HIRSCH: Setting the scenes.
Growing up in postwar England as the son of German-Jewish refugees wasn’t always easy for Robin Hirsch. He remembers standing in line at the school cafeteria at the age of 6 with his fellow students, when his best friend — of all people — proclaimed, “Hirsch is a Nazi. I’ve been to his house, his parents speak German; they’re Nazis.”
In his stage show “Kinderszenen: Scenes From Childhood,” Hirsch treats his audience to an 80-minute monologue about his family life, beginning with his parents’ first meeting at a costume ball in 1920s Berlin. Hirsch, who now lives in New York and runs the Cornelia Street Café cabaret, described “Kinderszenen” as “a stand-up version” of his 1995 memoir, “Last Dance at the Hotel Kempinski.”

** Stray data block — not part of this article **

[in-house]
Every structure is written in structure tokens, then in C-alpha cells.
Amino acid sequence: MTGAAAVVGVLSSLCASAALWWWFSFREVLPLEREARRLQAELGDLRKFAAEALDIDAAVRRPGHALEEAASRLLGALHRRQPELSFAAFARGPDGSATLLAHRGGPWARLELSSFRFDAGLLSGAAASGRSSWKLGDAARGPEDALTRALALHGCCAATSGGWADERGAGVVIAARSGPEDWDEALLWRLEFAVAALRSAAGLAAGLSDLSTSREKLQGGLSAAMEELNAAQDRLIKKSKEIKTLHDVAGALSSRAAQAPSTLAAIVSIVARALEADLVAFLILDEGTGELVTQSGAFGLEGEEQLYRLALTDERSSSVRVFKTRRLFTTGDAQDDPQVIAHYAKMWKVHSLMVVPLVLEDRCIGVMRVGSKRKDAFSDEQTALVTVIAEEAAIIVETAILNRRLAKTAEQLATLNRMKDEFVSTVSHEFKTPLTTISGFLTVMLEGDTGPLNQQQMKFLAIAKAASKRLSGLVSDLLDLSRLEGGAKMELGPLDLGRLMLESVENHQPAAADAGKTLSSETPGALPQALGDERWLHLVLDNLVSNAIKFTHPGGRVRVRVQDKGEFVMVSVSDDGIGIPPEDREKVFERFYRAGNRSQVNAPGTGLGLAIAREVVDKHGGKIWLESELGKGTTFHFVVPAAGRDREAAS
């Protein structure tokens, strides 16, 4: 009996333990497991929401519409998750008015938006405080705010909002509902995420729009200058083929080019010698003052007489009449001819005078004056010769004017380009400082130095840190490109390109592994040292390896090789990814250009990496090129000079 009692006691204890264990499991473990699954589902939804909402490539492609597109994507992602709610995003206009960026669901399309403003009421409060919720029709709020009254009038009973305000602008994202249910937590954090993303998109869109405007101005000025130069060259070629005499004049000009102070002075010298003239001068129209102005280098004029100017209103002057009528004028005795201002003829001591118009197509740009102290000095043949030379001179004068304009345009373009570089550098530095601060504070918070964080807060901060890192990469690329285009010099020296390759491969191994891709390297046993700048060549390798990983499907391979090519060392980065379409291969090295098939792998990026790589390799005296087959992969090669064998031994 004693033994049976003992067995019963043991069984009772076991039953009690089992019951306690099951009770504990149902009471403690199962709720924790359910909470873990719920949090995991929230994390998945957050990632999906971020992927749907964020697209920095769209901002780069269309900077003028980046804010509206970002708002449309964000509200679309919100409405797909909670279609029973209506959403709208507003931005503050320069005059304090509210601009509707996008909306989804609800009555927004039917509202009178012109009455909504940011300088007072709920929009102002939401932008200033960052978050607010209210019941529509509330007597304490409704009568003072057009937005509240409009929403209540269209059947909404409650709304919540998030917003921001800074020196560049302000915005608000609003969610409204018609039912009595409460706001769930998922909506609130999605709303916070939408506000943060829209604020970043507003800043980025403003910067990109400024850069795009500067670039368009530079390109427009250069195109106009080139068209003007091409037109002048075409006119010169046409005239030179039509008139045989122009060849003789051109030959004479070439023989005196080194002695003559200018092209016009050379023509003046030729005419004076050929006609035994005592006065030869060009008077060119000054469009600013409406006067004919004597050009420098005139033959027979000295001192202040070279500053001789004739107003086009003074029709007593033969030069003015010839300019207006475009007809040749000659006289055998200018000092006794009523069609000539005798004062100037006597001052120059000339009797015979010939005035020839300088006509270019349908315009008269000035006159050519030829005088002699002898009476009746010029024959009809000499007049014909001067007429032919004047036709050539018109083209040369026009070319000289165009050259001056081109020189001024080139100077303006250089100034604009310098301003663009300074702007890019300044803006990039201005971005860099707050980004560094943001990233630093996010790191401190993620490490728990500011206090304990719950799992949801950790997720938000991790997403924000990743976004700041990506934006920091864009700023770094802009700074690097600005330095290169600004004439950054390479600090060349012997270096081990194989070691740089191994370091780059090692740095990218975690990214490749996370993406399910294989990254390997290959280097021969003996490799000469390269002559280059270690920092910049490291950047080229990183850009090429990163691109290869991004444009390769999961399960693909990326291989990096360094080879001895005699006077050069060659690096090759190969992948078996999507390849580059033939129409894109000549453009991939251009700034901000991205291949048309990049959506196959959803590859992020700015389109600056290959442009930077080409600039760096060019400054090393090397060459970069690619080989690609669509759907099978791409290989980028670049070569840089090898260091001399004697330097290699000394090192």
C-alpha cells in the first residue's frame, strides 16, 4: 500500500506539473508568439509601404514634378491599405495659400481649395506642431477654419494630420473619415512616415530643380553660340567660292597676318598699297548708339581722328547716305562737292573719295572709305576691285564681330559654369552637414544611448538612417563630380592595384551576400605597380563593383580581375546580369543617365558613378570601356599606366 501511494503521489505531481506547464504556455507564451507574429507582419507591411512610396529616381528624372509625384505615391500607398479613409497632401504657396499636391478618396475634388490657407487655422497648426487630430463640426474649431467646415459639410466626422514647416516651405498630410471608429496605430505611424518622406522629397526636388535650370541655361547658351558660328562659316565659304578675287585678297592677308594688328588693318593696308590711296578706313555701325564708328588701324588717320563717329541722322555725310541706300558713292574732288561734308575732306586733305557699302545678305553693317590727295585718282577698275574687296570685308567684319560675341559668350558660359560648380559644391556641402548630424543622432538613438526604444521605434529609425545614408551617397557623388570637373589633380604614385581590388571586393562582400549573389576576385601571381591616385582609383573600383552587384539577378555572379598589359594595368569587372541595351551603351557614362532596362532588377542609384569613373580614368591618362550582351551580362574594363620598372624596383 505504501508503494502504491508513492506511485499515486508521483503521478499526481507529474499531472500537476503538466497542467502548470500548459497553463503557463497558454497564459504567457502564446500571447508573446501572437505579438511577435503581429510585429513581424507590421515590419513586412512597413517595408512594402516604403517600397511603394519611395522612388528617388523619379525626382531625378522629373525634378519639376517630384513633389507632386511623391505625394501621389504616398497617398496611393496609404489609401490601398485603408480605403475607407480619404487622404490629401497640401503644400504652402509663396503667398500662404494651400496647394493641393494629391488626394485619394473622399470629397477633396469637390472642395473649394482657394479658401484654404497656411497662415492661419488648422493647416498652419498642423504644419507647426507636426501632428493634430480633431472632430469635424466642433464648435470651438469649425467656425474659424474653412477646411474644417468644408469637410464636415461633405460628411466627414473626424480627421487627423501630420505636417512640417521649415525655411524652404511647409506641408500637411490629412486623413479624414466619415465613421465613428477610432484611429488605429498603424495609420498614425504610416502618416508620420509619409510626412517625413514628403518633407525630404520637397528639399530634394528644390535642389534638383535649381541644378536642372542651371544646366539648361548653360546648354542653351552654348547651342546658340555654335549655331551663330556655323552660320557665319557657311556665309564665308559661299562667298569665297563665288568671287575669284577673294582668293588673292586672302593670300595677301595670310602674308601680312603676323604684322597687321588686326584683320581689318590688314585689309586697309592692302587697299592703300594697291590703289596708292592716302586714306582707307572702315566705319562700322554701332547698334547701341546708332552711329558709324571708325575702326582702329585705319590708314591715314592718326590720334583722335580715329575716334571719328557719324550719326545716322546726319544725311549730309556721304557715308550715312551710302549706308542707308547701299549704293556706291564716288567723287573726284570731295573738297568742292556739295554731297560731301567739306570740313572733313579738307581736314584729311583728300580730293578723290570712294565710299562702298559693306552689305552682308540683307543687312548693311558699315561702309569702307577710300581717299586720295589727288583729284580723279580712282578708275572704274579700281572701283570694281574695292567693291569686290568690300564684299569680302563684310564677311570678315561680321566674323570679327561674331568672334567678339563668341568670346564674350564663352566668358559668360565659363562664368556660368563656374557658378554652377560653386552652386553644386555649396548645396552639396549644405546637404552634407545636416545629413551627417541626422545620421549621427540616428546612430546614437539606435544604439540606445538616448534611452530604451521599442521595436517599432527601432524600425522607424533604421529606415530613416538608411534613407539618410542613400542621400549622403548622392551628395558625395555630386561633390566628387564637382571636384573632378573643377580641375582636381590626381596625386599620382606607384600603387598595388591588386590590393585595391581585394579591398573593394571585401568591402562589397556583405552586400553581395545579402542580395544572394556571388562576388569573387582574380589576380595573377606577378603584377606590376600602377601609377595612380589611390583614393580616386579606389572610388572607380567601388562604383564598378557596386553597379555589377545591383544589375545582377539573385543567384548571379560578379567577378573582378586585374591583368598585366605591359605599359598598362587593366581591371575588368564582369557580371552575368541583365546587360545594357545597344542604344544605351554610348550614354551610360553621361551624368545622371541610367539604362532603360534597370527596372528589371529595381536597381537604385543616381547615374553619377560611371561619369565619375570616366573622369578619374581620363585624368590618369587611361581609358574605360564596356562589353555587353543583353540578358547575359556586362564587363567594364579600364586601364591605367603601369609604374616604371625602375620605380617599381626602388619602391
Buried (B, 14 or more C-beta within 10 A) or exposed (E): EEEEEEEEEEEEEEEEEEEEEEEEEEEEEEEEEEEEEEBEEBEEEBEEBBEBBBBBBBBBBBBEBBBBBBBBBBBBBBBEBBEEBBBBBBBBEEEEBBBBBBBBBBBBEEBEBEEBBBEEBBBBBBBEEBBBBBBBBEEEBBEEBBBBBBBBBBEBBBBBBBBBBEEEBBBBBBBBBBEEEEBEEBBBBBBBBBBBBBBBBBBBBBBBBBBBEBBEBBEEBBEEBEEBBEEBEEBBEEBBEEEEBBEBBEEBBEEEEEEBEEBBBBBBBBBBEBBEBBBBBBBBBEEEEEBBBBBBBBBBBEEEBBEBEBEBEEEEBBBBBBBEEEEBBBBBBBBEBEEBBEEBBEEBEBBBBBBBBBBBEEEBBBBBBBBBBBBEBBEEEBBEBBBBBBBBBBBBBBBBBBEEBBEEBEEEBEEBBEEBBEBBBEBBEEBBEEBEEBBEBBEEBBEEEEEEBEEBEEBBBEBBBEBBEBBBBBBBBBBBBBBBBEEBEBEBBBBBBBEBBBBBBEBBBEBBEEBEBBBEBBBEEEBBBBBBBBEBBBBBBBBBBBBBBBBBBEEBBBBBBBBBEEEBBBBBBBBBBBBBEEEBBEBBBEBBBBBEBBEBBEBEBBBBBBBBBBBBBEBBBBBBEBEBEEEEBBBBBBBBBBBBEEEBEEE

“The thing that probably distinguishes this from any other Holocaust-related story is there are bits of it when people have been known to actually laugh, sometimes uproariously,” Hirsch said. “Some of it is the absurdity in growing up with this complex heritage and trying to piece together your life. There is an archaeology of irony, which I think is inescapable.”
— ARIEL ZILBER
Emanuel Arts Center, Temple Emanuel, 8844 Burton Way, Beverly Hills; Nov. 30, 5 p.m.; $15, reservations strongly recommended. (310-471-3979)